WHAT HAPPENS WHEN MOBILITY-INCLINED MARKET SEGMENTS FACE ACCESSIBILITY-ENHANCING POLICIES?
land use - planning, ridership - attitudes, policy - environment, organisation - management
Travel habits, Travel behavior, Mobility, Mental attitudes, Environmental policy, Environmental planning, Environmental management, Attitudes, Accessibility
Improvements in accessibility are increasingly suggested as strategies leading to a reduction in vehicular travel, congestion, pollution and their related impacts. This approach assumes that individuals, if offered an opportunity, are likely to reduce their travel. It also assumes that accessibility-enhancing land-use changes will increase transit and non-motorized trips in lieu of automobile usage. However, there are numerous indications that people engage in excess travel and are not necessarily inclined to reduce it. This paper presents a number of hypotheses on the reasons for excess travel and the relationships among attitudes toward travel and responses to accessibility-enhancing strategies. It suggests that different market segments are likely to respond to policy measures in different ways. In particular, if a large segment of the population prefers mobility over the reduced travel offered by accessibility improvements, then such policies will be less effective than anticipated.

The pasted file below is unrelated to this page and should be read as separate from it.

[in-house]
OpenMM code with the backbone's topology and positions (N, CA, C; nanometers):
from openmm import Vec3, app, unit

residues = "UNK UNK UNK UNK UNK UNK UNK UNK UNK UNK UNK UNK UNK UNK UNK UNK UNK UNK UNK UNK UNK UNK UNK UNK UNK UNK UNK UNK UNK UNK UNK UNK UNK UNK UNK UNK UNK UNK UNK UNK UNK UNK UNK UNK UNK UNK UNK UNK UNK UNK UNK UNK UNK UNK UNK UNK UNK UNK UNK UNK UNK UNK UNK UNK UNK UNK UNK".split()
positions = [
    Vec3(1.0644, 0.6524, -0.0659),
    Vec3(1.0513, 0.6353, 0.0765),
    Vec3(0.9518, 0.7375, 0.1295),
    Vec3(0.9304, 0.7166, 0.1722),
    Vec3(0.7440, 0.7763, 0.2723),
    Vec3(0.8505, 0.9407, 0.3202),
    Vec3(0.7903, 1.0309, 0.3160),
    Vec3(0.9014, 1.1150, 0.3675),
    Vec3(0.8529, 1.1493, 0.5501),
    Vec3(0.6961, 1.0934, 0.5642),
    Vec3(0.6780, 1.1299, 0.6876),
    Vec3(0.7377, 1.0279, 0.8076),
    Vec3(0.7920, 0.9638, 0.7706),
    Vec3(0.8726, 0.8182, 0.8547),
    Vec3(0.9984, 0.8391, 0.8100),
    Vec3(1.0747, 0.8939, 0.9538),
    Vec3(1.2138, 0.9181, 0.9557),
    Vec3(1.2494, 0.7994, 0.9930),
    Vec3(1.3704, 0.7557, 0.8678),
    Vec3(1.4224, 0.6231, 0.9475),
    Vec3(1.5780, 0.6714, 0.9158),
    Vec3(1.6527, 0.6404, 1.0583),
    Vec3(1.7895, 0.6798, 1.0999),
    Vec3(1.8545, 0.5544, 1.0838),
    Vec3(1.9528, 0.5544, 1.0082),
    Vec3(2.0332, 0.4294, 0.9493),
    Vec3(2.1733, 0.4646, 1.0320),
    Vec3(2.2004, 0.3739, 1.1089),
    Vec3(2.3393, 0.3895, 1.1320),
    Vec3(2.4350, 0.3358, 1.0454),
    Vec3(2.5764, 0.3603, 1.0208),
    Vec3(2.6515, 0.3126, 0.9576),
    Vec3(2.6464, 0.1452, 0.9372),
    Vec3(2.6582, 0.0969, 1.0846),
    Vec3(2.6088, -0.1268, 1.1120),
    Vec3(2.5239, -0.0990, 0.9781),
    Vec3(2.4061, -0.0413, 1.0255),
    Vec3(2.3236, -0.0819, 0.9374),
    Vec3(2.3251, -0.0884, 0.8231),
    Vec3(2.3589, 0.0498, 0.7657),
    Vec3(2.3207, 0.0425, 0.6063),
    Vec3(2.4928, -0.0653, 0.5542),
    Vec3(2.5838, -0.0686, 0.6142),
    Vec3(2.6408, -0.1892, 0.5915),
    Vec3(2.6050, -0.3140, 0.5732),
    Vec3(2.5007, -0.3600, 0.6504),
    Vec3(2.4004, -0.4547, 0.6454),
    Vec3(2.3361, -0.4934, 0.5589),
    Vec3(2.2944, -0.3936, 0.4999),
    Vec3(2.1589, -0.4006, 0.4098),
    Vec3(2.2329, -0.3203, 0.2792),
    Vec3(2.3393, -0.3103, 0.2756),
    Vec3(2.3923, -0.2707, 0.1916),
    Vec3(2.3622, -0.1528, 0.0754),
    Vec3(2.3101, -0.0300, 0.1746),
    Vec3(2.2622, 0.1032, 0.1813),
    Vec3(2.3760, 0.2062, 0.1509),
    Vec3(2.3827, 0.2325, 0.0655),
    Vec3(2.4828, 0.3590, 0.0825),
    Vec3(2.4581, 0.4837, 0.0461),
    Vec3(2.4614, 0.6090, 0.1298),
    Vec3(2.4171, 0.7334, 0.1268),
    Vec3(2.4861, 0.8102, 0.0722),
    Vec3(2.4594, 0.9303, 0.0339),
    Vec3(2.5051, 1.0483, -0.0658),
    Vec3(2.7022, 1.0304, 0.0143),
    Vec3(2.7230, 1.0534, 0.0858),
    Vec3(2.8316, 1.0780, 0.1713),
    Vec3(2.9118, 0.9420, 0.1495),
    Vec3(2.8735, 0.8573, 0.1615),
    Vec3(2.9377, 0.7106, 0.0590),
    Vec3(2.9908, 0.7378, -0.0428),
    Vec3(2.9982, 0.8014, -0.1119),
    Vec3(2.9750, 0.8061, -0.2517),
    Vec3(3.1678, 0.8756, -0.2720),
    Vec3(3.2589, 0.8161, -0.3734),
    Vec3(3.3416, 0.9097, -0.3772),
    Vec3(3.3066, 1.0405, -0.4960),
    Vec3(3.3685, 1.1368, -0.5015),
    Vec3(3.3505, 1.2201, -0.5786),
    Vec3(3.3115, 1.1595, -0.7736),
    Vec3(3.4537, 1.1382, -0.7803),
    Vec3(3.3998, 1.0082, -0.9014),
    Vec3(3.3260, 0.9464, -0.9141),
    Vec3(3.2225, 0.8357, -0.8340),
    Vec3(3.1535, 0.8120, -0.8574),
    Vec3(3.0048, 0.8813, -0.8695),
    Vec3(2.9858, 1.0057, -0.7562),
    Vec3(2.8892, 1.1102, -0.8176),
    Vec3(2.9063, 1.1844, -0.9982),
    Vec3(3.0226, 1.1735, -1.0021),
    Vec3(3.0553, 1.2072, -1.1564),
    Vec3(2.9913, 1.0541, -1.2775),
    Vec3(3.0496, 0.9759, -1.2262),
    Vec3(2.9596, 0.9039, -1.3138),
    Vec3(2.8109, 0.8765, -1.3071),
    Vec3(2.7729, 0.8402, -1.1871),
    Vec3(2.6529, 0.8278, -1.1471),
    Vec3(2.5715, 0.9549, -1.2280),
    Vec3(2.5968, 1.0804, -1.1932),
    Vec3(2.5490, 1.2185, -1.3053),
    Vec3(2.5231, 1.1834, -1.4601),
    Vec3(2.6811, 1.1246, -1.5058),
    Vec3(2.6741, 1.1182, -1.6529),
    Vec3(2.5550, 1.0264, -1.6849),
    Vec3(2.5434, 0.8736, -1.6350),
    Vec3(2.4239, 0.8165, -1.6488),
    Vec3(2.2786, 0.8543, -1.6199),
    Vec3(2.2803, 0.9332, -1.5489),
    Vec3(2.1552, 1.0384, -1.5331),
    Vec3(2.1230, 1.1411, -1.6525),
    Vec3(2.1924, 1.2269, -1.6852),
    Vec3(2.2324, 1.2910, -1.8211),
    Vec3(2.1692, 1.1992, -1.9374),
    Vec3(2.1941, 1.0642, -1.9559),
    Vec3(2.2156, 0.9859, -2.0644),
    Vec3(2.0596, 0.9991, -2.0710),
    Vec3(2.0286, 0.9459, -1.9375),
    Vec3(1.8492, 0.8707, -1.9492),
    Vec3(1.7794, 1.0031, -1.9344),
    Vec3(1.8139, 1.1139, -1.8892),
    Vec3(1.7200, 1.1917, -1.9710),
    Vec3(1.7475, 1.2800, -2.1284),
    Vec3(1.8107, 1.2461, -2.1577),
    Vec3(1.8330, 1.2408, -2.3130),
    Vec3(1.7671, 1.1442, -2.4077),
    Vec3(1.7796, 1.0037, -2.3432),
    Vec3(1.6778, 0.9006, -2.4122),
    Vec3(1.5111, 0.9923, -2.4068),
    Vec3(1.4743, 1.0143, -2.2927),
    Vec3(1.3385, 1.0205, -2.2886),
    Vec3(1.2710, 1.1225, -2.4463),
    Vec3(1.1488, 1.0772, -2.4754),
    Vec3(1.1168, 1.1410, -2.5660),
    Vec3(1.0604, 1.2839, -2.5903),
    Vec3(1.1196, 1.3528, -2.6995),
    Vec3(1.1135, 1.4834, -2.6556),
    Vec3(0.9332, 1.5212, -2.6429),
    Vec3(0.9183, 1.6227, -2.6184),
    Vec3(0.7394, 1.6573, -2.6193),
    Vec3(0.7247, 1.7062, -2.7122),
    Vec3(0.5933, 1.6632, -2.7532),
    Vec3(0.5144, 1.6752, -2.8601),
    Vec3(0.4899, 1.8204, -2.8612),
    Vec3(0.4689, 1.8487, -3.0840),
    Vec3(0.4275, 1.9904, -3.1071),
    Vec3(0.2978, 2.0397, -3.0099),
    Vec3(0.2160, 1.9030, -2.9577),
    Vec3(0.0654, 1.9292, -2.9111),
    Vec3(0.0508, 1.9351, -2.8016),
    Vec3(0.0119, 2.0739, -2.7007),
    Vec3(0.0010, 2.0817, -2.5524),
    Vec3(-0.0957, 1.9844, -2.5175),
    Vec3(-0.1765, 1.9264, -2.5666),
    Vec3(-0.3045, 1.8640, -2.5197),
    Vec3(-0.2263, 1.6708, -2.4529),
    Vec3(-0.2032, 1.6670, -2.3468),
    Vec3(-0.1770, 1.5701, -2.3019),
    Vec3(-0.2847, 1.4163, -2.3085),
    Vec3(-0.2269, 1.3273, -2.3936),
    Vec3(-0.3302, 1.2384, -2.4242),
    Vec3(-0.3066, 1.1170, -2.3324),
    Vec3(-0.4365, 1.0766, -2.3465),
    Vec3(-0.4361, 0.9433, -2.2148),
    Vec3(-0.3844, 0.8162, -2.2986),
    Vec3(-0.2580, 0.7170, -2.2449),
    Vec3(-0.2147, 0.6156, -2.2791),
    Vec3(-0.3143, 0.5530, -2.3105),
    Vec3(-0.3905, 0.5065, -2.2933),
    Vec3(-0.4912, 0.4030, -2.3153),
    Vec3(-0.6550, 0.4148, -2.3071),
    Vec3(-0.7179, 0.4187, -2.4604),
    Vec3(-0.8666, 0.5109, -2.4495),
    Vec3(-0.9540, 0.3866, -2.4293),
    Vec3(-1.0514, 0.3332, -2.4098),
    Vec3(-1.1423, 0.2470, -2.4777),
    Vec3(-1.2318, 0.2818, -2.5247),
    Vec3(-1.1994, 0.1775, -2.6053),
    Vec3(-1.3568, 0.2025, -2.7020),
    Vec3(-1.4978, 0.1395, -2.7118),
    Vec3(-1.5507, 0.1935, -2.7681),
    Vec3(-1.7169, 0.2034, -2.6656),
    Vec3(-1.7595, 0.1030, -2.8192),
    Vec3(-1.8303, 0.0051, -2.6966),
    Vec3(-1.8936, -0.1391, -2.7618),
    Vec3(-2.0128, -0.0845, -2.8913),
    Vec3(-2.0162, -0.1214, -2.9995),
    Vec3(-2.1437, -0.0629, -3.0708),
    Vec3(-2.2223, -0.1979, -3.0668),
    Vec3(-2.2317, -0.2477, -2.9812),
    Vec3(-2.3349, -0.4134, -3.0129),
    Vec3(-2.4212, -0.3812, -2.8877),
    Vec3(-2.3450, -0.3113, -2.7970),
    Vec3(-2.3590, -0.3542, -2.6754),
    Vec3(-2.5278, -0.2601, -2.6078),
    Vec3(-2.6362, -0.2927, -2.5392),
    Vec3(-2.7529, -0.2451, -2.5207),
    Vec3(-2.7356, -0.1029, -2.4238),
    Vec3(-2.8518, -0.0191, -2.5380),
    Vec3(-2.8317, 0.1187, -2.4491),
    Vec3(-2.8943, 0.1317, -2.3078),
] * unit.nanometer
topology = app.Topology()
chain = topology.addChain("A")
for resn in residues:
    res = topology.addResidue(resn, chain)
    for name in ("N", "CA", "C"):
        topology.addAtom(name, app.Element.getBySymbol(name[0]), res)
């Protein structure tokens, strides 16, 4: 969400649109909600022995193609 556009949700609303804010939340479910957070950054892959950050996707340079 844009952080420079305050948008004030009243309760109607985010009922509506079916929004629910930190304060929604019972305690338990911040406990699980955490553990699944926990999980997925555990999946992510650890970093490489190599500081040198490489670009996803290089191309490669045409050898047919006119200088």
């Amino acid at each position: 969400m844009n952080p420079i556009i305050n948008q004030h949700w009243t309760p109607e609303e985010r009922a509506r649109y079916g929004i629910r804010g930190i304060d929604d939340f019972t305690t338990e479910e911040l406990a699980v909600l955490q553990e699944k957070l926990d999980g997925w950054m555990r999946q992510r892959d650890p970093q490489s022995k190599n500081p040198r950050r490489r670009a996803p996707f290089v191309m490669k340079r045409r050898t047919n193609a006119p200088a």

Salomon, I, Mokhtarian, P, (1998). WHAT HAPPENS WHEN MOBILITY-INCLINED MARKET SEGMENTS FACE ACCESSIBILITY-ENHANCING POLICIES? Transportation Research Part D: Transport and Environment, Volume 3, Issue 3, p. 129-140.
Transportation Research Part D Home Page: http://www.sciencedirect.com/science/journal/13619209